One of the last things you want is to turn your aquarium light on and see a beloved betta sick. The only thing worse than that would be seeing a sick fish and having no way of treating it!
All aquarium hobbyists should have a first aid kit on hand for emergencies such as these. But what are the best products to have when the time comes?
Keep reading to find out everything you need to know about betta fish medications, betta treatments, and how to prepare your own betta first aid kit!
Why do you need a betta first aid kit?
If you’ve never had a sick betta fish before, you might not be prepared for the panic and maintenance that comes with treating an outbreak.
An especially potent fish disease has the ability to wipe out a tank overnight and can leave your aquarium sitting empty with unwanted parasites and diseases for several weeks.
Most times, adequately quarantining new aquarium fish for a month before adding them to your display tank is enough to prevent the most devastating illnesses from entering your system. Of course, this isn’t always guaranteed and something can always slip through.
This is where it becomes incredibly handy to have a first aid kit on hand with all the supplies you might need to use your fish doctoring skills to treat a sick fish; time is of the essence and your fish can, unfortunately, die in the time it might take to go to the store or to order online.
But how do you know what to buy to ensure that if the time comes, you’re ready to treat anything that comes your way to keep your fish alive?
What diseases will a betta first aid kit treat?
First, we need to take a look at some of the most common aquarium pathogens that can attack an otherwise healthy fish.
Here is a list of what might cause your betta fish to become ill:
- Ich/white spot disease (Ichthyophthirius multifiliis) – parasitic infection
- Velvet/gold-dust disease (Oodinium spp.) – parasitic infection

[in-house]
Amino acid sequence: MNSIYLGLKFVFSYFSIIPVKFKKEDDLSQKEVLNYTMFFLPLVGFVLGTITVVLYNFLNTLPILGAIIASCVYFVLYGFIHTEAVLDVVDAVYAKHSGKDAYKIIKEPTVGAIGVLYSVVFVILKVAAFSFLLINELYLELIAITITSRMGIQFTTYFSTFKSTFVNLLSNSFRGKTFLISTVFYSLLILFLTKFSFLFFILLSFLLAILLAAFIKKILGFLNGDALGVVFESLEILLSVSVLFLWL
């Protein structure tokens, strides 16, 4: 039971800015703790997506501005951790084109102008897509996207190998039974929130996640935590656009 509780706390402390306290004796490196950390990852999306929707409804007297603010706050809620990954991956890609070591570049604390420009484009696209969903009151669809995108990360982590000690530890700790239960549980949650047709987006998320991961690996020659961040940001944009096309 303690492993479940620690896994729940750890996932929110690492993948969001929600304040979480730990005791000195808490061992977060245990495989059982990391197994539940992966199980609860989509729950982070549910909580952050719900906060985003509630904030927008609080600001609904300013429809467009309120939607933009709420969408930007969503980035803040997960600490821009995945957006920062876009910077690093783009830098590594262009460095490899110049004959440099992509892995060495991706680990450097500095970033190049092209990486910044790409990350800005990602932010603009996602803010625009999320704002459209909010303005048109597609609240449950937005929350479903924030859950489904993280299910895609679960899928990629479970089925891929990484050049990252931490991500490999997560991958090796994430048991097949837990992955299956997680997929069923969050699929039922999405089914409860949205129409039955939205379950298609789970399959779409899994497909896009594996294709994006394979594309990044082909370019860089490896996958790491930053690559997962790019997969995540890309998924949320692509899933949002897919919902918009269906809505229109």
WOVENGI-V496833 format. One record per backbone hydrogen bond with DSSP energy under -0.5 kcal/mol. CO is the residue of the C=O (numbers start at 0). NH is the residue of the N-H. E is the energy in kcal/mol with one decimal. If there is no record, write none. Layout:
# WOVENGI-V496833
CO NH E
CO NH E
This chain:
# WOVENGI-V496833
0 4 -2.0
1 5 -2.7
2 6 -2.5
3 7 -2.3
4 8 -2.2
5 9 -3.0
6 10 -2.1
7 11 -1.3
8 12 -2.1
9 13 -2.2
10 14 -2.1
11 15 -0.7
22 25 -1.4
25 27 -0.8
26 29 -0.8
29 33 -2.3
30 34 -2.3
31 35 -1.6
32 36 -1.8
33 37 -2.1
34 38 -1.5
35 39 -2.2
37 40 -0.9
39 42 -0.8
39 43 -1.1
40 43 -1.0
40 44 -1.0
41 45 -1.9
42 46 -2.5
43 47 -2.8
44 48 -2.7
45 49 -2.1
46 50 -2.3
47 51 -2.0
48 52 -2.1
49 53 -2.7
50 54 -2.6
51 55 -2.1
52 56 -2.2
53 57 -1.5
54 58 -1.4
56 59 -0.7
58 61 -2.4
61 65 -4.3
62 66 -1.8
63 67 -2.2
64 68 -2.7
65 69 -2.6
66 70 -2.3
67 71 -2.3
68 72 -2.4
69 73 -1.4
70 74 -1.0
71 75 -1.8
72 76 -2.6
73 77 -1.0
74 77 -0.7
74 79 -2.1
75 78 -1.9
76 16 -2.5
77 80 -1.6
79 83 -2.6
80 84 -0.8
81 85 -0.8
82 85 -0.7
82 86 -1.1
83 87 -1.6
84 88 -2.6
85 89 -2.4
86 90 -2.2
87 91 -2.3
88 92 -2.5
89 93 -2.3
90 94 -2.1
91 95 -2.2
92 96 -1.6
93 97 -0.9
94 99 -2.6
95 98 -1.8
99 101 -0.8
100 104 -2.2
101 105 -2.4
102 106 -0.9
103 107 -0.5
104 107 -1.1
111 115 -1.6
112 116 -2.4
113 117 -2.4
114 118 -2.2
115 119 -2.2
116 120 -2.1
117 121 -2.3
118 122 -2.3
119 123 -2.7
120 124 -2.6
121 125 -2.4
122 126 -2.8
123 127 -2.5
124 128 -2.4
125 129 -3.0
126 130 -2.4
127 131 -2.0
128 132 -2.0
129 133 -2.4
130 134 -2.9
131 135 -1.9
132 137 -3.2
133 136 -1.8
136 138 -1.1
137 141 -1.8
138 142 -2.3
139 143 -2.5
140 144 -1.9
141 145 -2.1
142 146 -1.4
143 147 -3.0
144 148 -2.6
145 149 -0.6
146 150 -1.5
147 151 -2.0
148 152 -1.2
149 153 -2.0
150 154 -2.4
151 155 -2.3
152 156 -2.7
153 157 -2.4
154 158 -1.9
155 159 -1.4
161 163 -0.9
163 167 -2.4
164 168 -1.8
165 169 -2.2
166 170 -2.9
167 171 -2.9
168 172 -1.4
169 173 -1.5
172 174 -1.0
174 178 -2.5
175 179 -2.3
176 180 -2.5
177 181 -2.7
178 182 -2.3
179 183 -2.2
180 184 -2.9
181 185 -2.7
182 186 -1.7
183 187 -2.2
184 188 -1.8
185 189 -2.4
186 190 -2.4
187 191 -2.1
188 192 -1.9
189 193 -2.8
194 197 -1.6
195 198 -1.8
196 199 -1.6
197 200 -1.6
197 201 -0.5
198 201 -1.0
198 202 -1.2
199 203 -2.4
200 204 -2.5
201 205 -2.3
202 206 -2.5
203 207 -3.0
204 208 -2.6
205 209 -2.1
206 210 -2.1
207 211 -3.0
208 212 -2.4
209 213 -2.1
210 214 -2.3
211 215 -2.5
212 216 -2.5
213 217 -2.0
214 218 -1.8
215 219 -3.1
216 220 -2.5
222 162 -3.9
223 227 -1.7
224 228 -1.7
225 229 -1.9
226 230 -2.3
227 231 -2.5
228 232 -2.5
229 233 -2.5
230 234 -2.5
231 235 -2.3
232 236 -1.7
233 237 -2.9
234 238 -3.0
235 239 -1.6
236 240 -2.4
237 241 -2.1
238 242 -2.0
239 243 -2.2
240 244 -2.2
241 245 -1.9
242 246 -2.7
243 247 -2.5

- Columnaris (Flavobacterium columnare) – bacterial infection
- Fin and tail rot (Aeromonas spp., Pseudomonas spp., or Vibrio spp.) – bacterial or fungal infection
- Dropsy – often a secondary symptom of a bacterial or fungal infection and other underlying diseases
- Swim bladder disorder- often caused by parasites or constipation in betta
- Tumors – genetic mutations or secondary symptom
Use our Common Reasons and Solutions guide to disease and illness among betta fish to help understand if you have a sick fish, and what your betta might be sick with.
What should you keep in your betta first aid kit?
Now that we have a list of the most common betta fish illnesses that are likely to appear in the aquarium, how can we prepare by putting together a betta first aid kit?
Luckily, most of these diseases and illnesses can be treated by correcting water parameters.
However, some cases might be more of an emergency and need immediate medication. As a fish owner, you will also probably want to get your fish back to full health as soon as possible, making medications the most immediate treatment.
Surprisingly, the most effective item you can have in your betta fish first aid kit is a quarantine tank, though there are many medications that you should also have on hand at any given moment.
Your first line of defense against infection in your aquarium is a quarantine/hospital tank to house your sick fish and quarantine your fish after treatment for a few days.
These tanks provide a safe place for stressed fish to recover from diseases and illnesses while allowing the hobbyist to monitor their health, accurately dose medications, and keep infected fish away from others.